Overpass asks you as a player to understand the environment and not just rip through it with speed. You need to understand your approach. This means you need to understand your angles, decipher whether you need a locked or open differential, and you’ll need to choose between two-wheel or four-wheel drive because all these components have a serious impact on the outcome of your time and result.
The control system allows you to do all this with very little effort or concern, and it made me feel like any mistakes that I made were my own.
Much Better Looking Game Than I Expected
Upon loading up Overpass through my Epic Games account, I was amazed at how nice the game looked in 4K. It has the look and feel of a AAA game, which is impressive.
When I started to see the vehicles grinding through the various courses, it became clear that the people behind the title have a strong passion for re-creating these unique types of environments for the masses. Whether climbing through the mountains, ripping through the sand or dirt, or bogging down in some impressive looking mud, the overall look and feel of Overpass pulled me into the world.
From the vehicles to the environments to the surrounding areas, Zordix has created a living and breathing world that feels authentic. The amount of detail and connectivity that the game’s controls deliver, combined with the aforementioned graphics, helps Overpass stand out as a title full of realistic ambiance.
What I Don’t Like – Overpass Review
My Own Personal Enjoyment
Here is where I can’t separate my own feelings about this game from the sub-genre as a whole. I just did not have a whole lot of fun with the core Overpass experience. Now, this could be because I am not a fan of the genre and prefer my racing to be on a track with a car or bike. Here, everything is much more methodical, slow and about problem solving on some level. This is not necessarily an indictment of the game itself, but rather an honest relay of information that is more of a reflection of my own bias.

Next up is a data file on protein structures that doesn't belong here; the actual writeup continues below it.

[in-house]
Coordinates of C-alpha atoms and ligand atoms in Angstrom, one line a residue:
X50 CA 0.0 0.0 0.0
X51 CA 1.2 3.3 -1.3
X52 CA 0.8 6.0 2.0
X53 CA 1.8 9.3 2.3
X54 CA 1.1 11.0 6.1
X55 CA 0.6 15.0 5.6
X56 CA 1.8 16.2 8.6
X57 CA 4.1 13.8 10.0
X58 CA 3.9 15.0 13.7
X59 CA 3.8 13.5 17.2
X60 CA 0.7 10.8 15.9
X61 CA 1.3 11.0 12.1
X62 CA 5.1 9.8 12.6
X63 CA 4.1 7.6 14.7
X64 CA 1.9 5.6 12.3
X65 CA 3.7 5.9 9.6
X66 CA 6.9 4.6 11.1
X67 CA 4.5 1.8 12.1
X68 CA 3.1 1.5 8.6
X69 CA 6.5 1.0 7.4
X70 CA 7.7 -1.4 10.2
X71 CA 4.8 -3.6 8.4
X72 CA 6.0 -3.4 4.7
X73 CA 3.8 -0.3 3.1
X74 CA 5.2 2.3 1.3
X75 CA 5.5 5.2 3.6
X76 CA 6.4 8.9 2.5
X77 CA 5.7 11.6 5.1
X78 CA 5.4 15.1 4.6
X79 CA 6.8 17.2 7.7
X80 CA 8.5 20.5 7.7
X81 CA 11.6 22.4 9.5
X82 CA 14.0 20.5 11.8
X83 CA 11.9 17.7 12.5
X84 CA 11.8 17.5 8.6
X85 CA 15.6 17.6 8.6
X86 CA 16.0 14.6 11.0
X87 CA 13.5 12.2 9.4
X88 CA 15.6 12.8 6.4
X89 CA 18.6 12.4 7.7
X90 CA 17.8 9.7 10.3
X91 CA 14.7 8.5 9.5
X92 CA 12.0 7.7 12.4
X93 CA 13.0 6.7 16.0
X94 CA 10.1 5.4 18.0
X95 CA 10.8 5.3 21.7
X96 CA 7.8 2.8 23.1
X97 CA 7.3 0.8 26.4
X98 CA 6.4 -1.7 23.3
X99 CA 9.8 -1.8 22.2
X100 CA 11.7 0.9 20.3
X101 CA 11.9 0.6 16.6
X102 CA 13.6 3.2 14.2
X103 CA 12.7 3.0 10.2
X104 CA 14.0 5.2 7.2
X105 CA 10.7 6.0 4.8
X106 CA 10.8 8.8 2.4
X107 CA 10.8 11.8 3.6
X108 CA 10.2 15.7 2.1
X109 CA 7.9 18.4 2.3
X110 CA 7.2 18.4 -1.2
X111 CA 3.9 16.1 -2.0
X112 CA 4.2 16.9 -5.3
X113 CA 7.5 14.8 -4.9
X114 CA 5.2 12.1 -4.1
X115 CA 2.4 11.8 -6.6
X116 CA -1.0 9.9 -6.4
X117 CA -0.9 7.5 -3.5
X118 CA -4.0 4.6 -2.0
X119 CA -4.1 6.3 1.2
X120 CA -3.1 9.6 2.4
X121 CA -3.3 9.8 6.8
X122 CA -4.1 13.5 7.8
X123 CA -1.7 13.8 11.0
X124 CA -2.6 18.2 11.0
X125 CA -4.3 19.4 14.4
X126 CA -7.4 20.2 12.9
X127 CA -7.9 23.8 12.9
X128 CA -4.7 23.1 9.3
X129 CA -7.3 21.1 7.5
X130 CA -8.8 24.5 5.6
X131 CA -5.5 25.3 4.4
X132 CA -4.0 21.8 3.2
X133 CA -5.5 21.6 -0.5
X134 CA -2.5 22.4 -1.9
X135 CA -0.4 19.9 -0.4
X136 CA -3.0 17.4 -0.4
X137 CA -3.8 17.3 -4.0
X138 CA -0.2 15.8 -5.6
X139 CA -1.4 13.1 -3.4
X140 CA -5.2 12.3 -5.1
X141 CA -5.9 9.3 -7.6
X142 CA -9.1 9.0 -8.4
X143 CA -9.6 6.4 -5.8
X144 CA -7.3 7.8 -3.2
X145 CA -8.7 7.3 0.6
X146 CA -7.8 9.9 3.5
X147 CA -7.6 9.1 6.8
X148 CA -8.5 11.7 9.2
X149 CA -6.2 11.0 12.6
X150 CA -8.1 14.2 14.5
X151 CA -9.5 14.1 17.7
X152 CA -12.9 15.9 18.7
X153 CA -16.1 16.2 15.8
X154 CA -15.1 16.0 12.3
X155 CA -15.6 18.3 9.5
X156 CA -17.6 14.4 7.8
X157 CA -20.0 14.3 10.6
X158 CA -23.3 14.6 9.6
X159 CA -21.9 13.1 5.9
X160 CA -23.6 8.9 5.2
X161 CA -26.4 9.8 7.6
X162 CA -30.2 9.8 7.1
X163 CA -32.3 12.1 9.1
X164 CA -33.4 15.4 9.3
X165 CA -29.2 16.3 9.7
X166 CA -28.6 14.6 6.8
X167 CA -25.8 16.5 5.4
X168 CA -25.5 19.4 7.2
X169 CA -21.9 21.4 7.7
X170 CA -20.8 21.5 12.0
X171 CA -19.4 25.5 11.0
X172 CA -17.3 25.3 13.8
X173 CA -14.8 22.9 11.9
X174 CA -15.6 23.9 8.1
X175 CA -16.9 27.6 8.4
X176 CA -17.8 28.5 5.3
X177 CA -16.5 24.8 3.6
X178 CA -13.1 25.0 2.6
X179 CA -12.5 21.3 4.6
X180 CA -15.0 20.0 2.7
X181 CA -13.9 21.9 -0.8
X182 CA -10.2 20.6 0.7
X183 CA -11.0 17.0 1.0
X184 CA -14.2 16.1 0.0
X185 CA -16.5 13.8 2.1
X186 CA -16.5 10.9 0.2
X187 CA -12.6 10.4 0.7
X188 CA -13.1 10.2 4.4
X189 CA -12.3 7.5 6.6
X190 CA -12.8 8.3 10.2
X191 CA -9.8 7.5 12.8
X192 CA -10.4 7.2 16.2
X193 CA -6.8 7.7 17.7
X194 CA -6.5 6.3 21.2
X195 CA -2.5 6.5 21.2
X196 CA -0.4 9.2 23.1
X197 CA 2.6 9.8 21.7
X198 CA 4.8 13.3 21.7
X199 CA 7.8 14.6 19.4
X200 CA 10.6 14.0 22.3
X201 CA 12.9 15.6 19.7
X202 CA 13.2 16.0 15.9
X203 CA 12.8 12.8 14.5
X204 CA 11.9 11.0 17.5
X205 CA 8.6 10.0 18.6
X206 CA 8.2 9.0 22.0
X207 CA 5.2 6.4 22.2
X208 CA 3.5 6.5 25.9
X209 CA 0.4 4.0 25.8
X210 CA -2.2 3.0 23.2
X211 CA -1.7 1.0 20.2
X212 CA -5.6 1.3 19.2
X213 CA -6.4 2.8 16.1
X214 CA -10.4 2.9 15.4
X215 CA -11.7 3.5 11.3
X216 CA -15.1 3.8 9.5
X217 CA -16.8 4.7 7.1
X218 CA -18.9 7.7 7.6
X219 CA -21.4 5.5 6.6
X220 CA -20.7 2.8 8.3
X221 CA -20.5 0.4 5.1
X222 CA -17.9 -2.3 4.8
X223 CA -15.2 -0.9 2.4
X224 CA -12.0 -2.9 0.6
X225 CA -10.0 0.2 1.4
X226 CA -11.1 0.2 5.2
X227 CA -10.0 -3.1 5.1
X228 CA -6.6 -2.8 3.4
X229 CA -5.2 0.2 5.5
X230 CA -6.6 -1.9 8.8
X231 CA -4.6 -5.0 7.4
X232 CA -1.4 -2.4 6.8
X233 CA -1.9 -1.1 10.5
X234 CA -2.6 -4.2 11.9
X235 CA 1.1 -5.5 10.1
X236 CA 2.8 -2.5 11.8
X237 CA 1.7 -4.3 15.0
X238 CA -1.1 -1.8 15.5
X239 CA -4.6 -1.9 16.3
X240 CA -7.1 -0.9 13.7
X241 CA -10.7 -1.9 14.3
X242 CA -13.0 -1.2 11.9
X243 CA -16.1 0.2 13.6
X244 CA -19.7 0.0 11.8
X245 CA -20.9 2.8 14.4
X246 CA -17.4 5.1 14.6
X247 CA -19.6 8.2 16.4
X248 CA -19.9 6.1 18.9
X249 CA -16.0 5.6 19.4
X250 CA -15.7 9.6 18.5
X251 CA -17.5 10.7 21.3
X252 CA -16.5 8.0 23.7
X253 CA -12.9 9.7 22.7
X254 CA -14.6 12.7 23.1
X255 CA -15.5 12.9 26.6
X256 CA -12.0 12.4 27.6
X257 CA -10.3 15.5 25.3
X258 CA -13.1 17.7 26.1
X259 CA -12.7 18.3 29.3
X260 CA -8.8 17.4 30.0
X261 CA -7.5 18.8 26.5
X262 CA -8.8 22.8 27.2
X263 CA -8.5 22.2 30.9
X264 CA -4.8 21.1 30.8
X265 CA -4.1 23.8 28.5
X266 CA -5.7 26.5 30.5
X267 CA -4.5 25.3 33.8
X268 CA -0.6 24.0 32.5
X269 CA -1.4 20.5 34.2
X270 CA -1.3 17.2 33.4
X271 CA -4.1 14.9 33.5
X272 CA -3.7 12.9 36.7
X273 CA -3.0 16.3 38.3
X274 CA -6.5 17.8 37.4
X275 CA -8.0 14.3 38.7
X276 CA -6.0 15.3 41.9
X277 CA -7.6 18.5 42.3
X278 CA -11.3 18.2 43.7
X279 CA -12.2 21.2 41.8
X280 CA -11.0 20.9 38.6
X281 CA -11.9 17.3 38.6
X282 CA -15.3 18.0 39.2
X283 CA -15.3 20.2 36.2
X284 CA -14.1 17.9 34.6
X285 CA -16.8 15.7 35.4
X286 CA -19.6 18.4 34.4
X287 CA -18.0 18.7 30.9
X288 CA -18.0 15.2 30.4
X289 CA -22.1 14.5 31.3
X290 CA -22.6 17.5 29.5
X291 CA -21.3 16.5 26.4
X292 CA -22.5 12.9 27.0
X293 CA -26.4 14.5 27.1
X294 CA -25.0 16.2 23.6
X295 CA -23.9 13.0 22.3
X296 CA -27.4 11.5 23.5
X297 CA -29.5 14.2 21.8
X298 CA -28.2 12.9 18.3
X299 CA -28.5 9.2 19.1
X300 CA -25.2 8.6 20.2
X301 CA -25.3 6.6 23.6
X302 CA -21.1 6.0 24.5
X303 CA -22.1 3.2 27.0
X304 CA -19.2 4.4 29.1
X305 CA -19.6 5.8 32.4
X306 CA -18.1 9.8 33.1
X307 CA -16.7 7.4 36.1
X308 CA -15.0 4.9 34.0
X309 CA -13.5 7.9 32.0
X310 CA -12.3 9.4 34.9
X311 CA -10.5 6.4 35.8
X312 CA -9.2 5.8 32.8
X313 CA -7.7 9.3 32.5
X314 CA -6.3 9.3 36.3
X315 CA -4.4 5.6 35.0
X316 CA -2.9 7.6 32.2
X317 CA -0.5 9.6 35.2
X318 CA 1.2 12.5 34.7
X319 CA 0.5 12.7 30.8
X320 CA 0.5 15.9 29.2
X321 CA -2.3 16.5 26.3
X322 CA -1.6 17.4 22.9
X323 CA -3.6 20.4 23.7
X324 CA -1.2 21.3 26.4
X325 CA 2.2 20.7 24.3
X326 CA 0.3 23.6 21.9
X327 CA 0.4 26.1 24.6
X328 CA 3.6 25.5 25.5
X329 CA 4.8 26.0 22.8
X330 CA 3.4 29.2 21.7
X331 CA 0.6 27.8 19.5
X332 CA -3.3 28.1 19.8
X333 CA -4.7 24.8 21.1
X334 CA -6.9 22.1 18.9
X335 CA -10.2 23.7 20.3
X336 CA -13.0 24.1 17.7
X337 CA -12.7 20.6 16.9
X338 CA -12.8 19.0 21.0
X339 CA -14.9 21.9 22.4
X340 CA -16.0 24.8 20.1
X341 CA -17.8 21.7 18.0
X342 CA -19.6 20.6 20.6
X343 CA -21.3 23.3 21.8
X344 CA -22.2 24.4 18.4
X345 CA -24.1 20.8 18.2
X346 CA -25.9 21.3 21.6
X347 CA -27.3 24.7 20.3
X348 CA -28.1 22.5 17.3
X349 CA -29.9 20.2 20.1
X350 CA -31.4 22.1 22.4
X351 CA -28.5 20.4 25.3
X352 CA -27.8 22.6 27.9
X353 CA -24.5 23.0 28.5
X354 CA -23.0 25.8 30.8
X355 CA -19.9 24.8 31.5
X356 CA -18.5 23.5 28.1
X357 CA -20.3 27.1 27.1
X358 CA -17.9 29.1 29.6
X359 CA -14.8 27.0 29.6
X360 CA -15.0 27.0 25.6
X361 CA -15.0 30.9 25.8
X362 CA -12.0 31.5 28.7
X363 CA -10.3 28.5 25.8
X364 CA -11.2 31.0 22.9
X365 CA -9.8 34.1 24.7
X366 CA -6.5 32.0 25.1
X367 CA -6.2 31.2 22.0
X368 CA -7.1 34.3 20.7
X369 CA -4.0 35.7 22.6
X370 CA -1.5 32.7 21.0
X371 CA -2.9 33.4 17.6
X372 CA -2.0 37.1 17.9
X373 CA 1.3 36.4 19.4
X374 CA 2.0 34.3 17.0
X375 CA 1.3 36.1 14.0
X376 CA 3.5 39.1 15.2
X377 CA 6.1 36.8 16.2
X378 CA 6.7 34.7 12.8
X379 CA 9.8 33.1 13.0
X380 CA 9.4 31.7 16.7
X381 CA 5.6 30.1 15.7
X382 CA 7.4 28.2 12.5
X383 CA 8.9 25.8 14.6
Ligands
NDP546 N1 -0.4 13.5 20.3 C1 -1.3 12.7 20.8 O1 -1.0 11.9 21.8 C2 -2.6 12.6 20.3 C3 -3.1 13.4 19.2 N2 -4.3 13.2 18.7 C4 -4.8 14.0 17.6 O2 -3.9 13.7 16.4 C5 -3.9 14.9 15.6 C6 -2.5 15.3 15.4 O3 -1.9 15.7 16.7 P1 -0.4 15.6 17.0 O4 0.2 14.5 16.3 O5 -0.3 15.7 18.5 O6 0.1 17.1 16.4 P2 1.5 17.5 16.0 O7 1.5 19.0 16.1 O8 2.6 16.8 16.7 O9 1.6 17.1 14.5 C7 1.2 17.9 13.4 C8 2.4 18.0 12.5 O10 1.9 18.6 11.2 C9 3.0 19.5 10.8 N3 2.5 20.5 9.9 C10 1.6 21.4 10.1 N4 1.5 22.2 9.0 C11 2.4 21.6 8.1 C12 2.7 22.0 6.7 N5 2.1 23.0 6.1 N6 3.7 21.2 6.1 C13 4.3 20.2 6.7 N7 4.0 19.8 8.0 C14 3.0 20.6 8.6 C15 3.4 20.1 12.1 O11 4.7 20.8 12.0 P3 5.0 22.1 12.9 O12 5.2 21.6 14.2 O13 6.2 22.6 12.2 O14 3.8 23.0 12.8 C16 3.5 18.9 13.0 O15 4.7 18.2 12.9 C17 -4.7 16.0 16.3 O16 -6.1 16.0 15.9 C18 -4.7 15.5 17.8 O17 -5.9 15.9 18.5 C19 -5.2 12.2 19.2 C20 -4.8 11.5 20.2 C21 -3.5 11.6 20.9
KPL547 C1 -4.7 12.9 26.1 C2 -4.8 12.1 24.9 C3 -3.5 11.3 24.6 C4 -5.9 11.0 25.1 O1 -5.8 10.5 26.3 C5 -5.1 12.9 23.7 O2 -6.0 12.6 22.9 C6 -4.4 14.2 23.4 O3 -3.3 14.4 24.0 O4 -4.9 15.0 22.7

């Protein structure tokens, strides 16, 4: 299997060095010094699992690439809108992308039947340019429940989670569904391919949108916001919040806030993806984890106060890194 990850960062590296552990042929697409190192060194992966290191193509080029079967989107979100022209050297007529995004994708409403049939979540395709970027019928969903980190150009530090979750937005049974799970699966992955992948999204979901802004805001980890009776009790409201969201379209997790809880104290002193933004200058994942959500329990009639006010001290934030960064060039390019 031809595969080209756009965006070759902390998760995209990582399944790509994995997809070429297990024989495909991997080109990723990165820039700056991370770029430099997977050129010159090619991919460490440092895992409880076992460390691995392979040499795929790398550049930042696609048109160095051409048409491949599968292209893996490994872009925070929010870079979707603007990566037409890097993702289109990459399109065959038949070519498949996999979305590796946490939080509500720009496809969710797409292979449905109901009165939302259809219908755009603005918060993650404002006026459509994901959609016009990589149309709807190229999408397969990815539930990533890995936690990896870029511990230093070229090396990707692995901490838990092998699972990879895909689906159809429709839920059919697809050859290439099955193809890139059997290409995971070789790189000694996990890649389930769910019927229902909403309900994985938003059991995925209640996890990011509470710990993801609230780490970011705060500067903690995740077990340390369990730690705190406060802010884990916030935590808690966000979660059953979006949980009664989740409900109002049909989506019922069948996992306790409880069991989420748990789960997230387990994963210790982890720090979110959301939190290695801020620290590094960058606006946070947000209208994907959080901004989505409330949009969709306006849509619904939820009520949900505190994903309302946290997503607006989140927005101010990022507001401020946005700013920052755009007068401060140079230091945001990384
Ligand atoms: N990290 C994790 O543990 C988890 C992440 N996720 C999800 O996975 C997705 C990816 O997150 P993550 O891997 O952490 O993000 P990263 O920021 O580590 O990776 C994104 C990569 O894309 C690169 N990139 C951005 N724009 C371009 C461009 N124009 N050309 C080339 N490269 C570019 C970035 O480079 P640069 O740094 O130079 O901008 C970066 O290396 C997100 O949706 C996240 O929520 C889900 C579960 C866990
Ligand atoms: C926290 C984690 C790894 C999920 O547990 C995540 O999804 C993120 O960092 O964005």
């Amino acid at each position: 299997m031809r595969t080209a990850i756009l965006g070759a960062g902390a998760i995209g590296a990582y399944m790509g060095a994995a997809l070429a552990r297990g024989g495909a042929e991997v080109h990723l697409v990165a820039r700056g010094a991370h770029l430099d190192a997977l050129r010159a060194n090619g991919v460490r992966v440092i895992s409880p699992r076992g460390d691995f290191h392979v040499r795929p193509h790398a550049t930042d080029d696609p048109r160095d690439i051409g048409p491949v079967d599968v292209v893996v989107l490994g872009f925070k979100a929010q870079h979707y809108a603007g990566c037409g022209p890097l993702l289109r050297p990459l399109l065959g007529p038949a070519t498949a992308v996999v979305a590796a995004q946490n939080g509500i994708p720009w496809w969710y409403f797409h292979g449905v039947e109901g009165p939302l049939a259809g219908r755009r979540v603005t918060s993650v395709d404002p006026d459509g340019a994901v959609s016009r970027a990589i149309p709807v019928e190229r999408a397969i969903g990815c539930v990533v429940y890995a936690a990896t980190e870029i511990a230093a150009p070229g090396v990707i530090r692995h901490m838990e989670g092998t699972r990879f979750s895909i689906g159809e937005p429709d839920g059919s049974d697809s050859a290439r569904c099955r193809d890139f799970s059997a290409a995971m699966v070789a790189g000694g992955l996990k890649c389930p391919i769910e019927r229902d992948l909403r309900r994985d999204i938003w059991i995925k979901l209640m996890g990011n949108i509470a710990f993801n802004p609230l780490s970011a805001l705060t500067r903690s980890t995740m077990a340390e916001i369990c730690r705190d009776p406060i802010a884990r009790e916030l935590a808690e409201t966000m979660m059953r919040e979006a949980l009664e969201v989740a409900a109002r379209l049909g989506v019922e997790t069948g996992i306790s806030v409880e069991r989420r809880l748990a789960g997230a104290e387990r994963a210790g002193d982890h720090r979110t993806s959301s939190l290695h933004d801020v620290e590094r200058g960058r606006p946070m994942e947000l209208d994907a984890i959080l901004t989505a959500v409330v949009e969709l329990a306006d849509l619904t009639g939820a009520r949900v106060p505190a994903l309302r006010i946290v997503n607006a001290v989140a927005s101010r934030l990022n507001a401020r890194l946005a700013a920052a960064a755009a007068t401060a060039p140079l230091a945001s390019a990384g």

I tried every mode available, every camera angle available, and every vehicle available and still found myself struggling to really have fun in this world created by Zordix. I also utilized the training course, the tutorials and anything else that allowed me to be immersed in the world of mountain racing. In the end, it wasn’t for me.
This may not be the case with you, and if you have any interests at all in this sort of game, I highly recommend the title because the overall package that is delivered by Zordix is high quality.
Overpass is one of the strangest reviews I have ever attempted and completed in my decade-plus of doing reviews. Zordix Games has delivered a quality title that is deep and interesting, but for me it was just not very fun.
The controls are solid, the environment is realistic, and the vehicles respond amazingly well to the various surfaces. If you have even the slightest interest in this sort of game, then Overpass is worth checking out.